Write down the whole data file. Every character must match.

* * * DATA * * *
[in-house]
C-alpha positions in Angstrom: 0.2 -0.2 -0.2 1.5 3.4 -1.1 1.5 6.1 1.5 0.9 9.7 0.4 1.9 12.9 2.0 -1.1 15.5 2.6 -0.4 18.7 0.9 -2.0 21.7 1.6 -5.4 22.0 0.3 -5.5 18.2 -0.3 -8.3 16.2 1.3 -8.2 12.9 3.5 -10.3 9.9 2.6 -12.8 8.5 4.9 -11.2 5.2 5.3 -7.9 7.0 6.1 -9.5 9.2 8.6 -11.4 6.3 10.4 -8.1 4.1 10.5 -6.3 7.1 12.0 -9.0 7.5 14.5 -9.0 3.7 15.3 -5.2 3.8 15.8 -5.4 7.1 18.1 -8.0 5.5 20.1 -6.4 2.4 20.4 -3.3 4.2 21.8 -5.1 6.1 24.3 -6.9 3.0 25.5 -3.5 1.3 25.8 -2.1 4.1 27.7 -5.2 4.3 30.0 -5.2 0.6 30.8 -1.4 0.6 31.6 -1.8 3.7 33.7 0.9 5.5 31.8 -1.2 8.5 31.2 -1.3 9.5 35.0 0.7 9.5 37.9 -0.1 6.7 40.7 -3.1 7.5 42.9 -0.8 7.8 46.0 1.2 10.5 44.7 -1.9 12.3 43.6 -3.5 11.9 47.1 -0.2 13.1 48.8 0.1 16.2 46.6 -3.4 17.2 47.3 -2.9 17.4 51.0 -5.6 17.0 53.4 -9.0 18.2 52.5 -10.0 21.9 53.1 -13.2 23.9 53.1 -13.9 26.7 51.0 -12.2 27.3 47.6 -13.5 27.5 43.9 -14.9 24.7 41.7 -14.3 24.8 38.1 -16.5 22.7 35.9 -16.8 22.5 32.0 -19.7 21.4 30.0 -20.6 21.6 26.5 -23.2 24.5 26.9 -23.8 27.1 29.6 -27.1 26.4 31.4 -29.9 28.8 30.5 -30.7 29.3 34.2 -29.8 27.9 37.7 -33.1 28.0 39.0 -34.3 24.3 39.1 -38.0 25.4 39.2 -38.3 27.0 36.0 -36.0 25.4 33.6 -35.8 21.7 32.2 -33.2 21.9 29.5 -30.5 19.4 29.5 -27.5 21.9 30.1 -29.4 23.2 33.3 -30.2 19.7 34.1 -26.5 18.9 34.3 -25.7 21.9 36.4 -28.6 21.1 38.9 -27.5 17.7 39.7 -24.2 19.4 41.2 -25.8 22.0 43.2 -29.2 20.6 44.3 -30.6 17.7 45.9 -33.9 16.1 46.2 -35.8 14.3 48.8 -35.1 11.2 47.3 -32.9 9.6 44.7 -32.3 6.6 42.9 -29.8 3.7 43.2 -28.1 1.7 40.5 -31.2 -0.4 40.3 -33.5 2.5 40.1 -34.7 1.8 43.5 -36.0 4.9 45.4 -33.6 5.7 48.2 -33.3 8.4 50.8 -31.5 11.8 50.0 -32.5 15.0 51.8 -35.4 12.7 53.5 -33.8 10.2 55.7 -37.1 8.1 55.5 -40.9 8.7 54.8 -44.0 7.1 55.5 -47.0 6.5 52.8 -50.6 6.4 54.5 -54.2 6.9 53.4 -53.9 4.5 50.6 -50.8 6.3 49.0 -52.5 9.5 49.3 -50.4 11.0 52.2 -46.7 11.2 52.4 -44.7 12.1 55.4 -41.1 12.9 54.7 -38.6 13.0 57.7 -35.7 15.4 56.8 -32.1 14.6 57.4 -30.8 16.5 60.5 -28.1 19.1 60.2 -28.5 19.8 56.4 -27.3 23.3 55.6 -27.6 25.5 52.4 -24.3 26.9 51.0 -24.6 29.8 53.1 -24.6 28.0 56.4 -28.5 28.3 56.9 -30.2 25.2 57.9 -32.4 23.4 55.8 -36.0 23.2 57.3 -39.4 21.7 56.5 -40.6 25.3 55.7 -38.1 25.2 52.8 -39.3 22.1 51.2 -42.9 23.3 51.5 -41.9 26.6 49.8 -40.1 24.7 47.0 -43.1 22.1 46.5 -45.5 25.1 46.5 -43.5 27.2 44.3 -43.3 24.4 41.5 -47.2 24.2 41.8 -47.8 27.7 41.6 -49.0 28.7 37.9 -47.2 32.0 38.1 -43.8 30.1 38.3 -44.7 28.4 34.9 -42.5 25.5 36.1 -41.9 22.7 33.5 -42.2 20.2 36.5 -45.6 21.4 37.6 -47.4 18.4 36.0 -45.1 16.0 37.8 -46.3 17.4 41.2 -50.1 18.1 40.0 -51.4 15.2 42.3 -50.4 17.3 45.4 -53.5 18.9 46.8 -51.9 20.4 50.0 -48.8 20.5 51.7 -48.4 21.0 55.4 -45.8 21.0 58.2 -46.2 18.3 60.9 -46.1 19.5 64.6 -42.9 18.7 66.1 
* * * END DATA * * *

[in-house]
C-alpha positions in Angstrom: 0.2 -0.2 -0.2 1.5 3.4 -1.1 1.5 6.1 1.5 0.9 9.7 0.4 1.9 12.9 2.0 -1.1 15.5 2.6 -0.4 18.7 0.9 -2.0 21.7 1.6 -5.4 22.0 0.3 -5.5 18.2 -0.3 -8.3 16.2 1.3 -8.2 12.9 3.5 -10.3 9.9 2.6 -12.8 8.5 4.9 -11.2 5.2 5.3 -7.9 7.0 6.1 -9.5 9.2 8.6 -11.4 6.3 10.4 -8.1 4.1 10.5 -6.3 7.1 12.0 -9.0 7.5 14.5 -9.0 3.7 15.3 -5.2 3.8 15.8 -5.4 7.1 18.1 -8.0 5.5 20.1 -6.4 2.4 20.4 -3.3 4.2 21.8 -5.1 6.1 24.3 -6.9 3.0 25.5 -3.5 1.3 25.8 -2.1 4.1 27.7 -5.2 4.3 30.0 -5.2 0.6 30.8 -1.4 0.6 31.6 -1.8 3.7 33.7 0.9 5.5 31.8 -1.2 8.5 31.2 -1.3 9.5 35.0 0.7 9.5 37.9 -0.1 6.7 40.7 -3.1 7.5 42.9 -0.8 7.8 46.0 1.2 10.5 44.7 -1.9 12.3 43.6 -3.5 11.9 47.1 -0.2 13.1 48.8 0.1 16.2 46.6 -3.4 17.2 47.3 -2.9 17.4 51.0 -5.6 17.0 53.4 -9.0 18.2 52.5 -10.0 21.9 53.1 -13.2 23.9 53.1 -13.9 26.7 51.0 -12.2 27.3 47.6 -13.5 27.5 43.9 -14.9 24.7 41.7 -14.3 24.8 38.1 -16.5 22.7 35.9 -16.8 22.5 32.0 -19.7 21.4 30.0 -20.6 21.6 26.5 -23.2 24.5 26.9 -23.8 27.1 29.6 -27.1 26.4 31.4 -29.9 28.8 30.5 -30.7 29.3 34.2 -29.8 27.9 37.7 -33.1 28.0 39.0 -34.3 24.3 39.1 -38.0 25.4 39.2 -38.3 27.0 36.0 -36.0 25.4 33.6 -35.8 21.7 32.2 -33.2 21.9 29.5 -30.5 19.4 29.5 -27.5 21.9 30.1 -29.4 23.2 33.3 -30.2 19.7 34.1 -26.5 18.9 34.3 -25.7 21.9 36.4 -28.6 21.1 38.9 -27.5 17.7 39.7 -24.2 19.4 41.2 -25.8 22.0 43.2 -29.2 20.6 44.3 -30.6 17.7 45.9 -33.9 16.1 46.2 -35.8 14.3 48.8 -35.1 11.2 47.3 -32.9 9.6 44.7 -32.3 6.6 42.9 -29.8 3.7 43.2 -28.1 1.7 40.5 -31.2 -0.4 40.3 -33.5 2.5 40.1 -34.7 1.8 43.5 -36.0 4.9 45.4 -33.6 5.7 48.2 -33.3 8.4 50.8 -31.5 11.8 50.0 -32.5 15.0 51.8 -35.4 12.7 53.5 -33.8 10.2 55.7 -37.1 8.1 55.5 -40.9 8.7 54.8 -44.0 7.1 55.5 -47.0 6.5 52.8 -50.6 6.4 54.5 -54.2 6.9 53.4 -53.9 4.5 50.6 -50.8 6.3 49.0 -52.5 9.5 49.3 -50.4 11.0 52.2 -46.7 11.2 52.4 -44.7 12.1 55.4 -41.1 12.9 54.7 -38.6 13.0 57.7 -35.7 15.4 56.8 -32.1 14.6 57.4 -30.8 16.5 60.5 -28.1 19.1 60.2 -28.5 19.8 56.4 -27.3 23.3 55.6 -27.6 25.5 52.4 -24.3 26.9 51.0 -24.6 29.8 53.1 -24.6 28.0 56.4 -28.5 28.3 56.9 -30.2 25.2 57.9 -32.4 23.4 55.8 -36.0 23.2 57.3 -39.4 21.7 56.5 -40.6 25.3 55.7 -38.1 25.2 52.8 -39.3 22.1 51.2 -42.9 23.3 51.5 -41.9 26.6 49.8 -40.1 24.7 47.0 -43.1 22.1 46.5 -45.5 25.1 46.5 -43.5 27.2 44.3 -43.3 24.4 41.5 -47.2 24.2 41.8 -47.8 27.7 41.6 -49.0 28.7 37.9 -47.2 32.0 38.1 -43.8 30.1 38.3 -44.7 28.4 34.9 -42.5 25.5 36.1 -41.9 22.7 33.5 -42.2 20.2 36.5 -45.6 21.4 37.6 -47.4 18.4 36.0 -45.1 16.0 37.8 -46.3 17.4 41.2 -50.1 18.1 40.0 -51.4 15.2 42.3 -50.4 17.3 45.4 -53.5 18.9 46.8 -51.9 20.4 50.0 -48.8 20.5 51.7 -48.4 21.0 55.4 -45.8 21.0 58.2 -46.2 18.3 60.9 -46.1 19.5 64.6 -42.9 18.7 66.1 